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Microsoft, Digital expand pact

The two firms add new initiatives and disclose a new architecture for Digital to take Windows NT Server into the highest levels of corporate America.

SAN FRANCISCO--Executives from software giant Microsoft (MSFT) and systems provider Digital Equipment (DEC) were all smiles at an event to announce an extension to their partnership and why not?

One firm announced a blockbuster merger earlier this week and the other will reap the benefits through the growing use of the Windows NT operating system.

Timothy R. McVeigh
Microsoft CEO Bill Gates (left) and Digital CEO Robert Palmer. (AP)

News of the expanded alliance follows what has to be the busiest week in Digital's history, due to the announcement of a $9.6 billion merger with PC giant Compaq Computer and the realignment of the company's server system line.

On the heels of those moves, the two firms repeated the oft-professed benefits of their relationship, which dates back to 1995, and added new initiatives, capped by the disclosure of a new systems architecture being developed by Digital to take Windows NT server into the highest levels of corporate America.

"This is a deep-rooted relationship that is not based on talk, but on action," Robert Palmer, Digital's chairman, said.

As part of the new pact, Microsoft and Digital will double the number of support professionals dedicated to Windows NT-based systems at the systems giant, cooperate on new technologies that build on NT's current capabilities, and focus on several key markets for joint sales.

The new developments underscore the high stakes involved in taking Windows NT into the far reaches of corporate America. Rather than rely on its own innovation, Microsoft has relied on a variety of partners, including Hewlett-Packard, to fulfill the enterprise requirements for NT. Maybe none as much as veteran Digital.

"Digital was willing to bet on Windows NT and Microsoft Exchange when those products were just coming to the marketplace," said Bill Gates, Microsoft's chairman and CEO.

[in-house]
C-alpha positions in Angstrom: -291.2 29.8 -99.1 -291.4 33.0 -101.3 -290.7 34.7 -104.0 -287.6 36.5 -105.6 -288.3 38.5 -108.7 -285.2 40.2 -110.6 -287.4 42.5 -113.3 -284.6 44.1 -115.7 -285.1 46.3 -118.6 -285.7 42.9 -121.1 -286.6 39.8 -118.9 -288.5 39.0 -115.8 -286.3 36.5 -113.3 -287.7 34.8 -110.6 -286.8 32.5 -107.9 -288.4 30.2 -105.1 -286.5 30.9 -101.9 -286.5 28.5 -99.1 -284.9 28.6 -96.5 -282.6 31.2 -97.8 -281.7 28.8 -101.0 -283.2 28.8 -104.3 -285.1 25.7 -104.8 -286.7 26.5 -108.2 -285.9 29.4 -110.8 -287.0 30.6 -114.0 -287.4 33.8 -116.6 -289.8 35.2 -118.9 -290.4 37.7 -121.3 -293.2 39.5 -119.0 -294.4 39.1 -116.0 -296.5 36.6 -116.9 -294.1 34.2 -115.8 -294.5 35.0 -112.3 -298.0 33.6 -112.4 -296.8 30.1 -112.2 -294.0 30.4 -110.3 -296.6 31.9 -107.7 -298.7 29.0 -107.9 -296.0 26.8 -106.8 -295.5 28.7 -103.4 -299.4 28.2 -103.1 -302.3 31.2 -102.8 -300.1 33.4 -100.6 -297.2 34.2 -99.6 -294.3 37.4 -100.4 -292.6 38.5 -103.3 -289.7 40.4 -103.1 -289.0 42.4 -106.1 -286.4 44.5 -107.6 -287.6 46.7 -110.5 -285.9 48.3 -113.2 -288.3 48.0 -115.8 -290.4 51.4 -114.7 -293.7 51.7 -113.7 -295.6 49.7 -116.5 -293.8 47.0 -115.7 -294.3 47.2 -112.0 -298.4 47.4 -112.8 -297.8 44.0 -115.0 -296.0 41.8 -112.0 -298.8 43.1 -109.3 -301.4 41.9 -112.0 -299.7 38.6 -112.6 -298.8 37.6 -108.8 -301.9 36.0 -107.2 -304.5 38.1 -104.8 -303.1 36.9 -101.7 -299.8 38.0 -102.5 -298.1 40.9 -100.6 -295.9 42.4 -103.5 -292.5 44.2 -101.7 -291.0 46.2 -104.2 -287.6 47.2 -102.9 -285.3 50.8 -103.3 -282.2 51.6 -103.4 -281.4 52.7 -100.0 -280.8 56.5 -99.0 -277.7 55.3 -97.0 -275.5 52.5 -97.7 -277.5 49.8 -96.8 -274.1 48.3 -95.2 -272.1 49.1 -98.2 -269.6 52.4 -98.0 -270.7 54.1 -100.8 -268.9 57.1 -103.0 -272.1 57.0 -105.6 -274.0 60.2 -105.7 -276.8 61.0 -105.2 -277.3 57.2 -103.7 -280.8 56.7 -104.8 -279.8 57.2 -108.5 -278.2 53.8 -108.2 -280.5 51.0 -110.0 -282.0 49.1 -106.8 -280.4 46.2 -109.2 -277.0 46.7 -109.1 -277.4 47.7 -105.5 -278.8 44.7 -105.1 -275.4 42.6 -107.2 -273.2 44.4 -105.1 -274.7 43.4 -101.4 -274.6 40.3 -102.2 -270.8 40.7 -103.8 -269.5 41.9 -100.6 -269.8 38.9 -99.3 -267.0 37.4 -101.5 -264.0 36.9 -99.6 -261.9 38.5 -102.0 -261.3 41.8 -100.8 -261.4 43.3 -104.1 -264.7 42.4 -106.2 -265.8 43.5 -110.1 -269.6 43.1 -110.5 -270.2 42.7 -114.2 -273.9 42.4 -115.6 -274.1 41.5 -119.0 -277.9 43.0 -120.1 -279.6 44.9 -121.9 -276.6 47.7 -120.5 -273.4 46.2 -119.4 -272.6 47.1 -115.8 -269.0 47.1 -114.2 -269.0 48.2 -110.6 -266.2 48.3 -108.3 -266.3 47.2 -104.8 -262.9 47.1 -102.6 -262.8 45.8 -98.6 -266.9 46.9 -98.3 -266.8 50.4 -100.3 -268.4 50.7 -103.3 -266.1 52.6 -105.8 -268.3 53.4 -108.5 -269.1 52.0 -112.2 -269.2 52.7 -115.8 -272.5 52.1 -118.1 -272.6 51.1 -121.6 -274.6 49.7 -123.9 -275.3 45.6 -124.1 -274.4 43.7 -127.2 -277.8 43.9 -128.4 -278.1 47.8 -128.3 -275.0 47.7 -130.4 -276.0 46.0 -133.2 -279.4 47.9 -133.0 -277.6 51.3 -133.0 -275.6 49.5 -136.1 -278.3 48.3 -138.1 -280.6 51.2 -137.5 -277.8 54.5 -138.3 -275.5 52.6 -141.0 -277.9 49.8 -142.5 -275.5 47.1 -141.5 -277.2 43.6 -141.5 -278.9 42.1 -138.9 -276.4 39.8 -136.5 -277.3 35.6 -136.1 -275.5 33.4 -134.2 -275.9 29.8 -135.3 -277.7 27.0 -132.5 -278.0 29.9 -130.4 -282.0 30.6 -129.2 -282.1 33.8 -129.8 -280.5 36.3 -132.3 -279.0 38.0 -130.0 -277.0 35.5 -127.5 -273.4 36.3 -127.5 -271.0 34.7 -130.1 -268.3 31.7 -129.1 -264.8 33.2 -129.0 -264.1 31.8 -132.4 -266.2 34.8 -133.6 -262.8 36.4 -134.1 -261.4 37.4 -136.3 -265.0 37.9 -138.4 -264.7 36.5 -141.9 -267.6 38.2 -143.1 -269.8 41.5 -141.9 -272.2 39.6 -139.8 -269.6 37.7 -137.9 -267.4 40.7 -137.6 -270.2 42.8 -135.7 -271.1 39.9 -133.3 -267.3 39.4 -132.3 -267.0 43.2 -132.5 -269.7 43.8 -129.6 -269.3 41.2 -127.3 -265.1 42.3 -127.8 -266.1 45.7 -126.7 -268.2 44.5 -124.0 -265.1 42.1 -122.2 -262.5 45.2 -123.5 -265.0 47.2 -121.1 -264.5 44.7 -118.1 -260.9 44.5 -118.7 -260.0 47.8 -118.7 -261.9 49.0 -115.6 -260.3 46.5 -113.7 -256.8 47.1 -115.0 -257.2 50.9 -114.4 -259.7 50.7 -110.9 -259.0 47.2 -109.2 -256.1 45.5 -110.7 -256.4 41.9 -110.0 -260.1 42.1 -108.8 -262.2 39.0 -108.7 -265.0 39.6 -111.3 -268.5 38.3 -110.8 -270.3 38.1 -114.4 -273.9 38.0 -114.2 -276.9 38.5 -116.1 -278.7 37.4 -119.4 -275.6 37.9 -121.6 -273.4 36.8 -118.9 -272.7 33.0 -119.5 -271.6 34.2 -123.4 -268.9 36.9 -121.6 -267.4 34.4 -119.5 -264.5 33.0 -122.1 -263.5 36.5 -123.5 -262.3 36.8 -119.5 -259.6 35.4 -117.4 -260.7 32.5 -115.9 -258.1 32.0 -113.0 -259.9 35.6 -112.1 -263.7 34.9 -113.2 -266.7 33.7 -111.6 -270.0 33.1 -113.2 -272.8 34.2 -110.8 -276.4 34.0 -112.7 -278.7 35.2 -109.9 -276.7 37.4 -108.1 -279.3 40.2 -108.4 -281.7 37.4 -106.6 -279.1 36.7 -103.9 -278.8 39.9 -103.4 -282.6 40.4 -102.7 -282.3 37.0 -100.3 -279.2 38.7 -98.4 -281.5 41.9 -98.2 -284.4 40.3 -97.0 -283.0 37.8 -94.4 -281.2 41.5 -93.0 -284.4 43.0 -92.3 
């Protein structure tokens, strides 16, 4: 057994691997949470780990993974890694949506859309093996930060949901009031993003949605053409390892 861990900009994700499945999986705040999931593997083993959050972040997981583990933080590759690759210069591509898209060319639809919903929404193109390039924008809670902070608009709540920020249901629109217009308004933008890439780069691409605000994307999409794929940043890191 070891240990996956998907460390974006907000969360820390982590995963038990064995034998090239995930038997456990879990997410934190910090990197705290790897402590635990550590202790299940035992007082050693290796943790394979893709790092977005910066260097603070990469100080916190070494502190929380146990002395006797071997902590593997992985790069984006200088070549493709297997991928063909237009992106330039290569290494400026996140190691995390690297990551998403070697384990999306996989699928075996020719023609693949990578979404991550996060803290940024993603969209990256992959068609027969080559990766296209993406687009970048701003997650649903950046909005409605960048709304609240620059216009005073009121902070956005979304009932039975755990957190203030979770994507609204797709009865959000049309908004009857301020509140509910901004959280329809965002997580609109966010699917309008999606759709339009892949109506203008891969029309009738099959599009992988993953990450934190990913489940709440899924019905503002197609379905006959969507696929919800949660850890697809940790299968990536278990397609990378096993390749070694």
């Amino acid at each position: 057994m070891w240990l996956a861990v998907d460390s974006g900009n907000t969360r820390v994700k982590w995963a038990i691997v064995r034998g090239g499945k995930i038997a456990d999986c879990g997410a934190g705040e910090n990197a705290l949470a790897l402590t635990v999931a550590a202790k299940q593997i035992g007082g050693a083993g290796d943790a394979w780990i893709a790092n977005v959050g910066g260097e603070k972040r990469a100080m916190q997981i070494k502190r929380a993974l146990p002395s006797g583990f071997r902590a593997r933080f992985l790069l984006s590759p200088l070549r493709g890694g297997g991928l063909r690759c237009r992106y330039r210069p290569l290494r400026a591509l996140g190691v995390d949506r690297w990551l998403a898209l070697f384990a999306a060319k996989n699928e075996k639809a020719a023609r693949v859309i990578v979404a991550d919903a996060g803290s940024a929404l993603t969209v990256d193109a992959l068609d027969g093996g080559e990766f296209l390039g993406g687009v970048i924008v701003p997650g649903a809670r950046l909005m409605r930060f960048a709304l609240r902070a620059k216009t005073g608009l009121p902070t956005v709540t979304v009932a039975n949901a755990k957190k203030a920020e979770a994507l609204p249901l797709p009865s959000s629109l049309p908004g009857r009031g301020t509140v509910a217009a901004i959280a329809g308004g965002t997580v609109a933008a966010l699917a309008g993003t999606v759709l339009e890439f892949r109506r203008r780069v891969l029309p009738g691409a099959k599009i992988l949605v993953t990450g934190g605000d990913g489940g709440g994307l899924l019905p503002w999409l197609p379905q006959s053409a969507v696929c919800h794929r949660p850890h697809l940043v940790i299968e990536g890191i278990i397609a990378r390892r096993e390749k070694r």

Though details were sketchy, one result of the expanded partnership will be NT's ability to run on large enterprise-class systems in the near future.

Mike Howard, Digital's vice president for the Microsoft alliance, said the company would offer new systems by next year that take advantage of 32 and 64 Alpha microprocessors in one box, with plans to take the high-end systems even further.

These multiprocessor server computers, commonly referred to as SMP (symmetric multiprocessing) systems in the industry, will be based on a "NUMA-ish," or nonuniform memory access, design, according to Howard. The systems will also take advantage of the Very Large Memory (VLM) capabilities in the forthcoming version 5.0 of NT, the first component of a 64-bit drive for the software.

VLM support allows larger chunks of data to be housed in system memory, speeding up the execution of applications.

The NUMA architecture for server systems represents a nascent technology that ties memory systems on various chip boards together. Howard said Digital was working on a variant of the architecture that does not sacrifice performance by tying various memory subsystems together.

"It's clear that computing architectures are about to take a quantum leap," Howard said.

Other elements of the partnership include:

  • Collaboration to develop resource sharing capabilities for Microsoft Cluster Server.

  • Plans for Digital to port its emulation software to NT so that Alpha-based applications can be used in conjunction with Intel-based systems and for both firms to drive a single interface for future 64-bit implementations of NT. Microsoft also pledged to deliver its development tools on the Alpha platform.

  • A focus on three key markets: messaging, where Digital has installed more than two million seats of Microsoft's Exchange; infrastructure, where Digital will provide tools to tie NT to Unix and other systems, and both firms will promote use of the next version of NT and the SQL database; and the Internet, where the two will jointly push adoption of Microsoft's Site Server and Internet Information Server.

  • Further use of Digital software, such as Digital Expeditor, Visual Batch, and Alta Vista Process Flow, to add new features to Microsoft Exchange.

    The new partnership enhancements can only be good news for Microsoft, a company that has essentially decided that Windows NT will become the driver for future growth. Gates said that work on the highly anticipated NT 5.0 upgrade is showing "excellent progress," and Palmer said the next version of the software "is going to astound the critics."